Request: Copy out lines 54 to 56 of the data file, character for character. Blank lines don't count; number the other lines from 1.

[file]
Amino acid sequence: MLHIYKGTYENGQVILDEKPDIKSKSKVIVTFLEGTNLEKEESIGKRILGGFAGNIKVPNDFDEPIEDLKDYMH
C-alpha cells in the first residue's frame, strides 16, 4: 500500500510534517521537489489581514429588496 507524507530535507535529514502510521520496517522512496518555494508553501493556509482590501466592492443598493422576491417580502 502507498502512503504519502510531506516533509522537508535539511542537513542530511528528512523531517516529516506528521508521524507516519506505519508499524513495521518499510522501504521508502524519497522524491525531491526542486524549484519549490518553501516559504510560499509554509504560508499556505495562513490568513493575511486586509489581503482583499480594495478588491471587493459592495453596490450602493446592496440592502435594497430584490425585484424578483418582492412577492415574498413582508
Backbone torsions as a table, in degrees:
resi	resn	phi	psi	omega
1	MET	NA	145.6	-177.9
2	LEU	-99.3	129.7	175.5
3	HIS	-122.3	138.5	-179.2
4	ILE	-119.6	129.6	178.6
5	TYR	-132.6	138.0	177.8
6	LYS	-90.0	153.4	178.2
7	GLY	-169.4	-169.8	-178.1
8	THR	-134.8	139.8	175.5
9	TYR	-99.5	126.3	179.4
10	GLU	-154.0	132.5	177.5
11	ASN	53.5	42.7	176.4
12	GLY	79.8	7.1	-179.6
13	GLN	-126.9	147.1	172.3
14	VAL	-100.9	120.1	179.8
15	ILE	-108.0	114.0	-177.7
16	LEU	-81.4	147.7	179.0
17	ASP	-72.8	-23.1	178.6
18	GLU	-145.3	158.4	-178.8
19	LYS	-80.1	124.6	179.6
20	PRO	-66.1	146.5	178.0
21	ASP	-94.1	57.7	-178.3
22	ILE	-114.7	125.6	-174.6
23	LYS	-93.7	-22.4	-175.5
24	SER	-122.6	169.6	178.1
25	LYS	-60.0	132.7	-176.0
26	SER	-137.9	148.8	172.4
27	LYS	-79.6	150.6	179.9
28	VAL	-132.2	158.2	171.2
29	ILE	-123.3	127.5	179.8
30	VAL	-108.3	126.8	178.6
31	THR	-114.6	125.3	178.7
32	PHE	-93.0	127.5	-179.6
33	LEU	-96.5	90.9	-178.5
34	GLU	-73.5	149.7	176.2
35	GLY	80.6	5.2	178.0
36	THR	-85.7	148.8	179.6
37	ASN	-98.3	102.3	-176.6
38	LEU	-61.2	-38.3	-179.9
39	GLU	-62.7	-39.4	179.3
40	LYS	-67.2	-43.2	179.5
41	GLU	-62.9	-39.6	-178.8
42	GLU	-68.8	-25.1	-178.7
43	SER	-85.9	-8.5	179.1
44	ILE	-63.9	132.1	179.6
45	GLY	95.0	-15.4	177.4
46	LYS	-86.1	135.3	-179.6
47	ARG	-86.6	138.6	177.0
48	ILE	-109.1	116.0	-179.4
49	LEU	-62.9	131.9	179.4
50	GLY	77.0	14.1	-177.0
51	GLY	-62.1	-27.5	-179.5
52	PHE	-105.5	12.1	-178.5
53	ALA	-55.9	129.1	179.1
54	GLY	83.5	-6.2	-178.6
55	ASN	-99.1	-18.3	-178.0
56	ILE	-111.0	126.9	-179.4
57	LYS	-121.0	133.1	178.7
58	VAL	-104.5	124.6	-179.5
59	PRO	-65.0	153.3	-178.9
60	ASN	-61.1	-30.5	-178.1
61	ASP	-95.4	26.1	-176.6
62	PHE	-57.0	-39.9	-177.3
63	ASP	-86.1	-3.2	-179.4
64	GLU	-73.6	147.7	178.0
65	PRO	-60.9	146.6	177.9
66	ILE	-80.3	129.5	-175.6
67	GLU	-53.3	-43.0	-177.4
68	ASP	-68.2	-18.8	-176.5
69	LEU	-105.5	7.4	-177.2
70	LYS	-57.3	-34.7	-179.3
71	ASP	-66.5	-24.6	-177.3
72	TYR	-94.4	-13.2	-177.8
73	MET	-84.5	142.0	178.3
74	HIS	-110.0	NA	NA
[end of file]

50	GLY	77.0	14.1	-177.0
51	GLY	-62.1	-27.5	-179.5
52	PHE	-105.5	12.1	-178.5